Ecuador's embassy in London was placed under police siege and its government abused.

When William Hague's Foreign Office threatened to violate the Vienna Convention on Diplomatic Relations, warning that it would remove the diplomatic inviolability of the embassy and send the police in to get Assange, outrage across the world forced the government to back down.

During one night, police appeared at the windows of the embassy in an obvious attempt to intimidate Assange and his protectors. Since then, Assange has been confined to a small room without sunlight. 

He has been ill from time to time and refused safe passage to the diagnostic facilities of hospital.

Yet, his resilience and dark humour remain quite remarkable in the circumstances.

When asked how he put up with the confinement, he replied, "Sure beats a supermax." 

It is not over, but it is unravelling.

The United Nations Working Group on Arbitrary Detention - the tribunal that adjudicates and decides whether governments comply with their human rights obligations - last year ruled that Assange had been detained unlawfully by Britain and Sweden. 

This is international law at its apex.

Both Britain and Sweden participated in the 16-month long UN investigation and submitted evidence and defended their position before the tribunal. In previous cases ruled upon by the Working Group - Aung Sang Suu Kyi in Burma, imprisoned opposition leader Anwar Ibrahim in Malaysia, detained Washington Post journalist Jason Rezaian in Iran - both Britain and Sweden gave full support to the tribunal.

The difference now is that Assange's persecution endures in the heart of London.

The Metropolitan Police say they still intend to arrest Assange for bail infringement should he leave the embassy.

What then? A few months in prison while the US delivers its extradition request to the British courts? 

If the British Government allows this to happen it will, in the eyes of the world, be shamed comprehensively and historically as an accessory to the crime of a war waged by rampant power against justice and freedom, and all of us.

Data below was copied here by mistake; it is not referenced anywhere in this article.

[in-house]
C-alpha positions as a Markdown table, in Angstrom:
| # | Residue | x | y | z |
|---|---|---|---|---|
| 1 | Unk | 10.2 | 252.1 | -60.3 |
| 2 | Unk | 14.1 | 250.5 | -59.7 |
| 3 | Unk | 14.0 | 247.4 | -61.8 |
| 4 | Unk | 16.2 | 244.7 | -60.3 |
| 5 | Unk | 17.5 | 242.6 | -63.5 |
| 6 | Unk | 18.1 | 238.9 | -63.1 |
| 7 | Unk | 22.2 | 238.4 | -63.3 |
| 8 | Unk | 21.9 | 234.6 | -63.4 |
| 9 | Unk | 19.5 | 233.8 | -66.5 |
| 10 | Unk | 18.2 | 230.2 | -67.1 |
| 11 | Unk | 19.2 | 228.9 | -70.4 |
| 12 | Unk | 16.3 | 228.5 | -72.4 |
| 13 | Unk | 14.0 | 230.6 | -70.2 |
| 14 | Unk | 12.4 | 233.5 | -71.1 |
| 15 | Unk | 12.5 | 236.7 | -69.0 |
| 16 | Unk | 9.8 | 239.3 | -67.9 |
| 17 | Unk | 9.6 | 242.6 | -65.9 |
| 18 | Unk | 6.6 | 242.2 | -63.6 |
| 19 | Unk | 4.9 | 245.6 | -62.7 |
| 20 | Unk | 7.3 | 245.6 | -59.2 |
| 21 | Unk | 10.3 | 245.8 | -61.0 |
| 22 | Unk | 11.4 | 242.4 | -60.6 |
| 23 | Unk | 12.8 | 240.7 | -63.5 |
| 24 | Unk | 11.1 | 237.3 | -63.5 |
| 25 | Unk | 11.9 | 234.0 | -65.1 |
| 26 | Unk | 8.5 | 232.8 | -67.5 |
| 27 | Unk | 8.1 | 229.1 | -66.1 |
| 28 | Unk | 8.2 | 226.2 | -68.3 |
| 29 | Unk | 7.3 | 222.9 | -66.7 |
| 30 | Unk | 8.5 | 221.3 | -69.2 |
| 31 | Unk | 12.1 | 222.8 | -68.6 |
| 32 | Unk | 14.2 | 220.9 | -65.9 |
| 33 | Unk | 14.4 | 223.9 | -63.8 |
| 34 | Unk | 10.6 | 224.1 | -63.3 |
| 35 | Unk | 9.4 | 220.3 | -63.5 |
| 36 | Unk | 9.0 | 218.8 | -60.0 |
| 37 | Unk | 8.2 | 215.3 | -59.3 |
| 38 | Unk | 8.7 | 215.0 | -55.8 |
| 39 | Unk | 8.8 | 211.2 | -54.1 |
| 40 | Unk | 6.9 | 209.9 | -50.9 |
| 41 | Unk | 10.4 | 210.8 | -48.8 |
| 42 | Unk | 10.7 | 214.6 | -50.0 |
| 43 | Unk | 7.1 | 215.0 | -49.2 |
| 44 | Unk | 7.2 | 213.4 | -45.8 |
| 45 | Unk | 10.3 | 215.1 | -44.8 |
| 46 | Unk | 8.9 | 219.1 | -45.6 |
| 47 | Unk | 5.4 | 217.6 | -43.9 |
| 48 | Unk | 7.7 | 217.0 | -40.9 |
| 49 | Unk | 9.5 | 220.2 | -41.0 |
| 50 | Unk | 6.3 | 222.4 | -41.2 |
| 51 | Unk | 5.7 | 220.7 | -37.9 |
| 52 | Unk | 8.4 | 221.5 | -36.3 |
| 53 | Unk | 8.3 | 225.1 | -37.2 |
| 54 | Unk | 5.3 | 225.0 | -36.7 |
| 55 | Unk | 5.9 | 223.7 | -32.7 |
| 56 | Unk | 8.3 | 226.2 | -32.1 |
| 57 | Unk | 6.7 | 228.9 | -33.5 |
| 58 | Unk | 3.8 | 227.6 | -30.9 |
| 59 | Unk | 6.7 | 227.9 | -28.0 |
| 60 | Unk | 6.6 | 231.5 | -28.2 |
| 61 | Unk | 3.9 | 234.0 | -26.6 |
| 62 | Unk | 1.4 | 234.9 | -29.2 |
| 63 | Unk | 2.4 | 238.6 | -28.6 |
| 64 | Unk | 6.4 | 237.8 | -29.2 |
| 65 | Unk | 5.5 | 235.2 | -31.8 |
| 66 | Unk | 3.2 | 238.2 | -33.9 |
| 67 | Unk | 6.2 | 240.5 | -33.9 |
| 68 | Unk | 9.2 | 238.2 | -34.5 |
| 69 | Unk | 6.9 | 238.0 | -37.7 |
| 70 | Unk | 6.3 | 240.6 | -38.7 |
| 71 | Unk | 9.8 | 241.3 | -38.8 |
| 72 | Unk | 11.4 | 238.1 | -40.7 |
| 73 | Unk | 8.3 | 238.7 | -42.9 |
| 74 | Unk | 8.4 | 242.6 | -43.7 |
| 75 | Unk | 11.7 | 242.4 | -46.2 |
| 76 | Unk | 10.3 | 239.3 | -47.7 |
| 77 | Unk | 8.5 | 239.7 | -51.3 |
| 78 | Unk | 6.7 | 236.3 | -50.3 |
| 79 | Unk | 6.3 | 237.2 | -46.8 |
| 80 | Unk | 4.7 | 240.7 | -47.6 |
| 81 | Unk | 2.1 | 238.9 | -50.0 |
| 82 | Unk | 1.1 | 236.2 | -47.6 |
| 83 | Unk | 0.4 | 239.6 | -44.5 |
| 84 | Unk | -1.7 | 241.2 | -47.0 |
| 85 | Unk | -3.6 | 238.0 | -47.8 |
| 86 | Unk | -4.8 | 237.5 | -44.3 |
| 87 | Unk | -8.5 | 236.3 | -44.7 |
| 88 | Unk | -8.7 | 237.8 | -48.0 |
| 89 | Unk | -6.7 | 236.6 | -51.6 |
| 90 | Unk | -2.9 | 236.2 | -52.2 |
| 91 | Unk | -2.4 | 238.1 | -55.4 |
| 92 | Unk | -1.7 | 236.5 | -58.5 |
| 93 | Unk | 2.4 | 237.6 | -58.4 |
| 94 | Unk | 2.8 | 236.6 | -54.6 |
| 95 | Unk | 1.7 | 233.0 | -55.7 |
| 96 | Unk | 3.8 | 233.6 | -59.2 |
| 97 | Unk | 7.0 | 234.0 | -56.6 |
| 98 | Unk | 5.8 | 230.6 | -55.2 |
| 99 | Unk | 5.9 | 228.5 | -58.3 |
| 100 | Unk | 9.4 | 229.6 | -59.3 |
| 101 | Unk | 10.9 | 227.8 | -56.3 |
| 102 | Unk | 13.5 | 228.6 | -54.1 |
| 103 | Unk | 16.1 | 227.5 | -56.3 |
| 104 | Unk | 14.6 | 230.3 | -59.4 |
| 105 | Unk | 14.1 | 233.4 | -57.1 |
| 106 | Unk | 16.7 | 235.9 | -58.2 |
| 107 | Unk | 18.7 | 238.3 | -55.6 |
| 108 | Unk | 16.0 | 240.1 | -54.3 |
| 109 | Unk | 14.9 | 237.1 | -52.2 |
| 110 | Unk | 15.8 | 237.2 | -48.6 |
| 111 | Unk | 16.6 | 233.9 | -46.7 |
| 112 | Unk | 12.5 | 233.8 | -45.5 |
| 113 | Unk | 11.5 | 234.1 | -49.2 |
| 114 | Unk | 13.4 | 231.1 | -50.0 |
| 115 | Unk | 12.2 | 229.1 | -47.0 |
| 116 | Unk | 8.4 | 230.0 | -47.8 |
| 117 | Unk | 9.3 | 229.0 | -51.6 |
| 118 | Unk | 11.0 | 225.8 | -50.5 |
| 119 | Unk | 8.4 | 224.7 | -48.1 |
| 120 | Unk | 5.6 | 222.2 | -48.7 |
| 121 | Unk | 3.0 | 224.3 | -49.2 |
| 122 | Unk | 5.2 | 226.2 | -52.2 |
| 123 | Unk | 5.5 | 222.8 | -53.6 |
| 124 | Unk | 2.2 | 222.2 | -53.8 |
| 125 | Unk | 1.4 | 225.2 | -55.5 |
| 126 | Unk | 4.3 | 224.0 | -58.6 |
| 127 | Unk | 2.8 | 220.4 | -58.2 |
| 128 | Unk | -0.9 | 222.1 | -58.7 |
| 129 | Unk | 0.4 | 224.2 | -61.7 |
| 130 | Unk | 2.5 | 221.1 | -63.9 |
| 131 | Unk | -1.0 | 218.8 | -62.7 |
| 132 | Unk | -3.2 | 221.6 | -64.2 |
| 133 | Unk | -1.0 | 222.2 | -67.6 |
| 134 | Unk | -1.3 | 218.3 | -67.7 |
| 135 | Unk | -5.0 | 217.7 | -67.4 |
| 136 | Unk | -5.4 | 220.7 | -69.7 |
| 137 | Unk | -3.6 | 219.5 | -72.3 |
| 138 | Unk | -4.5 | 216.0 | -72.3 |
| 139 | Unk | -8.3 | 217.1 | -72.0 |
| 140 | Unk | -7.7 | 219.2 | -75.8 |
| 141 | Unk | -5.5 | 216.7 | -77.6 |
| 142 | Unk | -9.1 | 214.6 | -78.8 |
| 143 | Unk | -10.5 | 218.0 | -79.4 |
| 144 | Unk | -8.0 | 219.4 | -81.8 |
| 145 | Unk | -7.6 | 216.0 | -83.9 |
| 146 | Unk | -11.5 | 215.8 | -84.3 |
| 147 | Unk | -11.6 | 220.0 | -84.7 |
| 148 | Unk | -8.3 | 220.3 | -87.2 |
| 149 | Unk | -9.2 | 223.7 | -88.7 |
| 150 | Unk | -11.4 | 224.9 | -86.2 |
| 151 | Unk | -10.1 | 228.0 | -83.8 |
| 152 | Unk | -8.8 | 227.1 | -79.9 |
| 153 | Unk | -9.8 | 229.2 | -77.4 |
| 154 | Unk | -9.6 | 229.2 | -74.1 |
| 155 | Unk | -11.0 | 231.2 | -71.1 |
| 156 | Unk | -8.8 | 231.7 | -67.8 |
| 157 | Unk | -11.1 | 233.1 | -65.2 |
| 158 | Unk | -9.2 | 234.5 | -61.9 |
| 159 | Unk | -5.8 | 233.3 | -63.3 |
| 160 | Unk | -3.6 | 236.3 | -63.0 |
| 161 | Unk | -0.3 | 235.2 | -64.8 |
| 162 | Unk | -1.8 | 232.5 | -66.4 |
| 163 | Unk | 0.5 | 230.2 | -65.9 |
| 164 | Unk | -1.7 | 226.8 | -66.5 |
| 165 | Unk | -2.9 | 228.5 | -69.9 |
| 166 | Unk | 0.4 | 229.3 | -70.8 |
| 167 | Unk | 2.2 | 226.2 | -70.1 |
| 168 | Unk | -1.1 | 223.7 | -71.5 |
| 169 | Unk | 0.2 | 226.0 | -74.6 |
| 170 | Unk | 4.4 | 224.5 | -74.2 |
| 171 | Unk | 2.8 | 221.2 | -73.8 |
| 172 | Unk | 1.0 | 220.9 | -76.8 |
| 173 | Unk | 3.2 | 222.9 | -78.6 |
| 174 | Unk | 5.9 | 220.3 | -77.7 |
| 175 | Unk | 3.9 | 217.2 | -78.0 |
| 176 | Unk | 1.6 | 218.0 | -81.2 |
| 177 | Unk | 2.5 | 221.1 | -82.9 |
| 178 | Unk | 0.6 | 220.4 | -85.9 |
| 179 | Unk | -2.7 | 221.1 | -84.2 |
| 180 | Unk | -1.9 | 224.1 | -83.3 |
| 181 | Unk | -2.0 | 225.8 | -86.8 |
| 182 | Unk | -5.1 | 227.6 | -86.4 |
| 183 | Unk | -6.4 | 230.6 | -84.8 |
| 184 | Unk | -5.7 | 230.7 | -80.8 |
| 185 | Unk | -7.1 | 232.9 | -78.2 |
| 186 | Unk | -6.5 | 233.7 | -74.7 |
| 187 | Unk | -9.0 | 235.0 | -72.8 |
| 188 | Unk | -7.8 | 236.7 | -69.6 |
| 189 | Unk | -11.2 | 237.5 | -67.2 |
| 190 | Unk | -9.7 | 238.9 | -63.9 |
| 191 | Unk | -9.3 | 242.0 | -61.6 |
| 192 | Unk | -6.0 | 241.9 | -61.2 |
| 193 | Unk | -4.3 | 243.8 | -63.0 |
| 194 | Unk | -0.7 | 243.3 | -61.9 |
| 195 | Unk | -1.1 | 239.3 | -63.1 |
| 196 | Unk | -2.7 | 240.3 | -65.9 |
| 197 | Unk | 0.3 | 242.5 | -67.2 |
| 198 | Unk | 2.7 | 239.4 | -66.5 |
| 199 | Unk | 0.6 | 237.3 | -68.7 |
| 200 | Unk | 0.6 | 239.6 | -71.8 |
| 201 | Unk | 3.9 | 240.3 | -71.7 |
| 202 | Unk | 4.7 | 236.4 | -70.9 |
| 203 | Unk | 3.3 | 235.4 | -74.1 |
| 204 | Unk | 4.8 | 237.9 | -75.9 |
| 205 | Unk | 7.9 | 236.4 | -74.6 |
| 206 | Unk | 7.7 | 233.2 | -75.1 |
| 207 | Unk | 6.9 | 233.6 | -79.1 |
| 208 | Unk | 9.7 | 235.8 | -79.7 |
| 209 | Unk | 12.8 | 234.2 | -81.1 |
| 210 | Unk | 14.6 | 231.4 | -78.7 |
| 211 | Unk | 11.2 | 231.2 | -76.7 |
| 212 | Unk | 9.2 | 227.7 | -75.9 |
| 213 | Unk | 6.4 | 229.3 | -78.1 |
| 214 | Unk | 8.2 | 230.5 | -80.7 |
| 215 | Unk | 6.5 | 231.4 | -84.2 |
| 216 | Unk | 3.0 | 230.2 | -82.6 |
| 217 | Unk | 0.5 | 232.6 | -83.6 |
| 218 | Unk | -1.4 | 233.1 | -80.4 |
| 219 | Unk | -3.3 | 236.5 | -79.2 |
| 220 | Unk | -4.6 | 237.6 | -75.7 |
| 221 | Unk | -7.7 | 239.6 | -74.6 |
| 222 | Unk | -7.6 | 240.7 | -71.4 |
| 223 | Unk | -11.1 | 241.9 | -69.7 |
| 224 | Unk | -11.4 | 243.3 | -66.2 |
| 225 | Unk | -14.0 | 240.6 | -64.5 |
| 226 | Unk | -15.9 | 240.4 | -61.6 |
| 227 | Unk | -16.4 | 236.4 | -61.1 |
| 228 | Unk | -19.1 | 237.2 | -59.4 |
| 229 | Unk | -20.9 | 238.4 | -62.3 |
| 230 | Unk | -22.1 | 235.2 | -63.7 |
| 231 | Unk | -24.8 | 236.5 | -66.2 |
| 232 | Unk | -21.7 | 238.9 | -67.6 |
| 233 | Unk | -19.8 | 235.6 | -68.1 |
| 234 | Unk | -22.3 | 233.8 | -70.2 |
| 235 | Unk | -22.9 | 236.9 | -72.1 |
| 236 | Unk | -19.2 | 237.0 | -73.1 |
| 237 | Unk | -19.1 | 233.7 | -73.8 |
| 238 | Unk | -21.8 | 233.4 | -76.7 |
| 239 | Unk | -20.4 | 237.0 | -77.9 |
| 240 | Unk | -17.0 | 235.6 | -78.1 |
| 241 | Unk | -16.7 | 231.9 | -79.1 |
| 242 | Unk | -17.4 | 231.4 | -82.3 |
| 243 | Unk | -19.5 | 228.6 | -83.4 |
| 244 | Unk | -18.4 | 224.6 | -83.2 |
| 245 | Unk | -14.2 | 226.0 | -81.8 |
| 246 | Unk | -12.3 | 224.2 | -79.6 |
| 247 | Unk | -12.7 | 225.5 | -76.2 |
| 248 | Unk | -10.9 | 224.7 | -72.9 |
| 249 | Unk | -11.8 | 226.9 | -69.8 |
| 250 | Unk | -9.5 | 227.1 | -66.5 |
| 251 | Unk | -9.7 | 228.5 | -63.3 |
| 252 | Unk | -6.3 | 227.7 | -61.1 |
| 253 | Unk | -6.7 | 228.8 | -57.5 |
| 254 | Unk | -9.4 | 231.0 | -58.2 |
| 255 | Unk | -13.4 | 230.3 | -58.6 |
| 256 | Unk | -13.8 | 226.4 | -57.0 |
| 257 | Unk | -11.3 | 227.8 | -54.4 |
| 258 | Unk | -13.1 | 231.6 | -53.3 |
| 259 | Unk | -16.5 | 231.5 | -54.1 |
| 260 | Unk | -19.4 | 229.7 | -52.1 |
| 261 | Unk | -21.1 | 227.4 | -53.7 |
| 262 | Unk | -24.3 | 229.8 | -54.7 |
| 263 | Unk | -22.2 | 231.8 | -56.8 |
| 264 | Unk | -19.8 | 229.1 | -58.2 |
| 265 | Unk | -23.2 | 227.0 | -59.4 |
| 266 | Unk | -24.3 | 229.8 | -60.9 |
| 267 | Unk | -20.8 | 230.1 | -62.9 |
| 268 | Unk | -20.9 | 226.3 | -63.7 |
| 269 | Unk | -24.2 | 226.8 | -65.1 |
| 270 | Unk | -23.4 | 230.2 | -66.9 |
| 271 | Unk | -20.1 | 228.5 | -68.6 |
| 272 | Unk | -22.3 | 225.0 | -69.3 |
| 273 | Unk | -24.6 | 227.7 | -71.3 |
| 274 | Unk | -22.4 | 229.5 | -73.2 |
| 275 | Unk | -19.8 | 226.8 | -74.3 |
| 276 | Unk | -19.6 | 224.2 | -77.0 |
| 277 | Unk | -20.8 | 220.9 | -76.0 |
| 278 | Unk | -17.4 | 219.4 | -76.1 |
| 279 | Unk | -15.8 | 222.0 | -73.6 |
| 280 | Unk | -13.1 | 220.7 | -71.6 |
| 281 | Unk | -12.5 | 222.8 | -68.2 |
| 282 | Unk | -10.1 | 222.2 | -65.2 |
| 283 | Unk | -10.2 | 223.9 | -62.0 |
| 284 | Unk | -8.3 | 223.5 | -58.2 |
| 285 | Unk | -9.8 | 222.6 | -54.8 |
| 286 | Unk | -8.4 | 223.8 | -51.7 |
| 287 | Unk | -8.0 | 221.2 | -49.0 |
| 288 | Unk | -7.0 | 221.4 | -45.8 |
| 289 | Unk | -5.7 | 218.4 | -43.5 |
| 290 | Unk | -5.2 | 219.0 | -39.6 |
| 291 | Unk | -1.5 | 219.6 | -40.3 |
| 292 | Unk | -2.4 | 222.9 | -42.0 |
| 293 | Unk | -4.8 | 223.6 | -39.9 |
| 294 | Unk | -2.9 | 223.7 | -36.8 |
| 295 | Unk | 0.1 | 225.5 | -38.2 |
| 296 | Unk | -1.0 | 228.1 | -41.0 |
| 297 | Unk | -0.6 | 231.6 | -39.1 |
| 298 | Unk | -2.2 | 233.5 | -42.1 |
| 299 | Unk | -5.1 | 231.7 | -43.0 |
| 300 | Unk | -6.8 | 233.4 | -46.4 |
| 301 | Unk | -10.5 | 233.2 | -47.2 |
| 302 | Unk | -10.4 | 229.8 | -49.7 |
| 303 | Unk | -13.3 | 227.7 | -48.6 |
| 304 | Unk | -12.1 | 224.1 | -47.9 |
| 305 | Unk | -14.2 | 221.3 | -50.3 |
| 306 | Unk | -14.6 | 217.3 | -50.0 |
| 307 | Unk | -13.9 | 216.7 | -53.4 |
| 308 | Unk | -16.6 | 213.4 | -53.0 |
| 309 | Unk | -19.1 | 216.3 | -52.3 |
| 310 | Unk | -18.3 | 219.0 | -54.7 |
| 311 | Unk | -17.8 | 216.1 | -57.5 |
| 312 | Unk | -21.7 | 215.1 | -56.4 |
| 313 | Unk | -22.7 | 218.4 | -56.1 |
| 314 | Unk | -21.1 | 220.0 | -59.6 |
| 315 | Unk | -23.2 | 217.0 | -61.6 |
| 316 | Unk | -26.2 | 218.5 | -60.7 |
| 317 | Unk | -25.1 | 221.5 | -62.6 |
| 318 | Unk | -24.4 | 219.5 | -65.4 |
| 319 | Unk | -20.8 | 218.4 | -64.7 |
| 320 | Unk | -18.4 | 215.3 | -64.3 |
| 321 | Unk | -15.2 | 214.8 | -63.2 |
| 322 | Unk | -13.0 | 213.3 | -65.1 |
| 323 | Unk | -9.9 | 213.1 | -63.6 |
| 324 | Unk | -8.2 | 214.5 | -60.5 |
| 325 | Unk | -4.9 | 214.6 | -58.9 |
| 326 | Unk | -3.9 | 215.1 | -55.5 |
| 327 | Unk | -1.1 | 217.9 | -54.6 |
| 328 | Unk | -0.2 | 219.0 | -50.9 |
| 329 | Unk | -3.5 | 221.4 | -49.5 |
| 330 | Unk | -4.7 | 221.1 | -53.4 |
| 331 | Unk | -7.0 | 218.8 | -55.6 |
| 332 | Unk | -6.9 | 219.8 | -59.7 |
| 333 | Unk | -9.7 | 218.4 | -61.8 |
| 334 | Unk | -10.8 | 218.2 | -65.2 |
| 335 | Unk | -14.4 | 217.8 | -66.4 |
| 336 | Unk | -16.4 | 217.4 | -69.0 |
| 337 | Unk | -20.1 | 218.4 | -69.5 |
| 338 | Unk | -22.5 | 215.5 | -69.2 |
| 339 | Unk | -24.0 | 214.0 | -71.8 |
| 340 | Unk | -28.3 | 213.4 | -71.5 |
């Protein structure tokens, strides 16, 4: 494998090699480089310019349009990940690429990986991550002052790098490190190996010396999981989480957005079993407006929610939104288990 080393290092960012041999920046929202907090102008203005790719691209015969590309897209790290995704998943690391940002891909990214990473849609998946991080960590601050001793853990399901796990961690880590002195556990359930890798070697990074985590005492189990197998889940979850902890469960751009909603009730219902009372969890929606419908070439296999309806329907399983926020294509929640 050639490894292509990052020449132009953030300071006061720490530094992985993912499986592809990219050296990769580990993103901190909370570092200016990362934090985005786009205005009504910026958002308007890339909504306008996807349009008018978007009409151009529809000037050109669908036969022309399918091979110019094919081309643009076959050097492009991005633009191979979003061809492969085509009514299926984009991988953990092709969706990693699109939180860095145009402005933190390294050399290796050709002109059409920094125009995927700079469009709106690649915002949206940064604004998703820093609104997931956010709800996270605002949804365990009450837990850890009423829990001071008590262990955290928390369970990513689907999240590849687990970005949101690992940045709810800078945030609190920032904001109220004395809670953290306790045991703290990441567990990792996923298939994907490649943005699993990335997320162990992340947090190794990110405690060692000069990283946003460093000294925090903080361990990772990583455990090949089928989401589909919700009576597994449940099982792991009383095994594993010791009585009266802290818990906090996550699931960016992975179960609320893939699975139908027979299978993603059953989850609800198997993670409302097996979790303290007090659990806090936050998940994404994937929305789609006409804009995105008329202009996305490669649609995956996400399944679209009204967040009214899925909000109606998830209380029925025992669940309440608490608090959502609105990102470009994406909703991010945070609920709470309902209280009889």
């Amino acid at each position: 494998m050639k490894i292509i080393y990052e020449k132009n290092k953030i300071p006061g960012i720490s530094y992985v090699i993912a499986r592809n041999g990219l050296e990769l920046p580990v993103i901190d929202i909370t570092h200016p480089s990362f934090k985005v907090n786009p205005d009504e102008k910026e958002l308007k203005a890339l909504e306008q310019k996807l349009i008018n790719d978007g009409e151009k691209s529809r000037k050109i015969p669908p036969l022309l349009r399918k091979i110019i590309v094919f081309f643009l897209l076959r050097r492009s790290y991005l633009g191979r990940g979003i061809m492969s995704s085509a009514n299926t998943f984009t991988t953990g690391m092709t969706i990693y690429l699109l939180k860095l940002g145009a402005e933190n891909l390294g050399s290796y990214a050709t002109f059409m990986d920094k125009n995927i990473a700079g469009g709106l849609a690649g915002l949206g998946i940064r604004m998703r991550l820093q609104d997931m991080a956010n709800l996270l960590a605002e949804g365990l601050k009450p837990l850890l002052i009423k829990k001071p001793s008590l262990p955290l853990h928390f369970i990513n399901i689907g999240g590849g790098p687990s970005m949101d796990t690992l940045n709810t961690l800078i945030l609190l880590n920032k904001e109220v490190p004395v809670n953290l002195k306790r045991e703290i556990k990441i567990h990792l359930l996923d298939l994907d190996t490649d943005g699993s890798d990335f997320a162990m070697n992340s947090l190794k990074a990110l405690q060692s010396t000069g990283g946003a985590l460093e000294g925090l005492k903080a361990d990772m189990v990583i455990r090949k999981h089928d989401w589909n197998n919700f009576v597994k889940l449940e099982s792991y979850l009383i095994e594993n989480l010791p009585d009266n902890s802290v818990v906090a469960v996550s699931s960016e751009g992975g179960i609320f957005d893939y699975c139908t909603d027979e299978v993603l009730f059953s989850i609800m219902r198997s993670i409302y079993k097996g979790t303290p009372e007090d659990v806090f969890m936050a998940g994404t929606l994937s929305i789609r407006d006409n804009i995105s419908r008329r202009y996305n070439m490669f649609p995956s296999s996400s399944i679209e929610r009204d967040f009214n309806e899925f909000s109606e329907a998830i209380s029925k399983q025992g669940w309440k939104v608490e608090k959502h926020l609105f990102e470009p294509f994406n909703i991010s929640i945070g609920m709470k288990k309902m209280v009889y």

NATO: AL-Qaeda's Air Force In Libya

John Wight writes:

With another terrorist atrocity erupting in a European city – this time Manchester in the UK – the extent of Britain’s role in the overthrow of Gaddafi in Libya and its connection to the awful carnage that has just ensued could not be more damning. 

NATO’s intervention in Libya from March to October 2011, culminating in the savage murder of the country’s leader, Muammar Gaddafi, by an armed mob, turned a functioning state, considered a highly developed country by the UN Development Program in 2010, into a failed state governed six years on by three competing authorities. 

Today, Libya is rife with armed militias where chaos is the new normal, evidenced in a refugee crisis that has seen countless men, women, and children perish while making a forlorn and desperate attempt to flee the country across the Mediterranean in ramshackle boats and barely seaworthy craft. It is a country in which ISIS and other Salafi-jihadi groups now have a significant presence

Contrary to the claims made by the British, French and US governments at the time, the uprising in Libya, which began in the country’s eastern city of Benghazi in February 2011, was not spearheaded by Jeffersonian democrats whose objective was the establishment of a liberal democracy in the country, but instead Islamists intent on instituting a caliphate on foundations of religious extremism, sectarianism, and intolerance.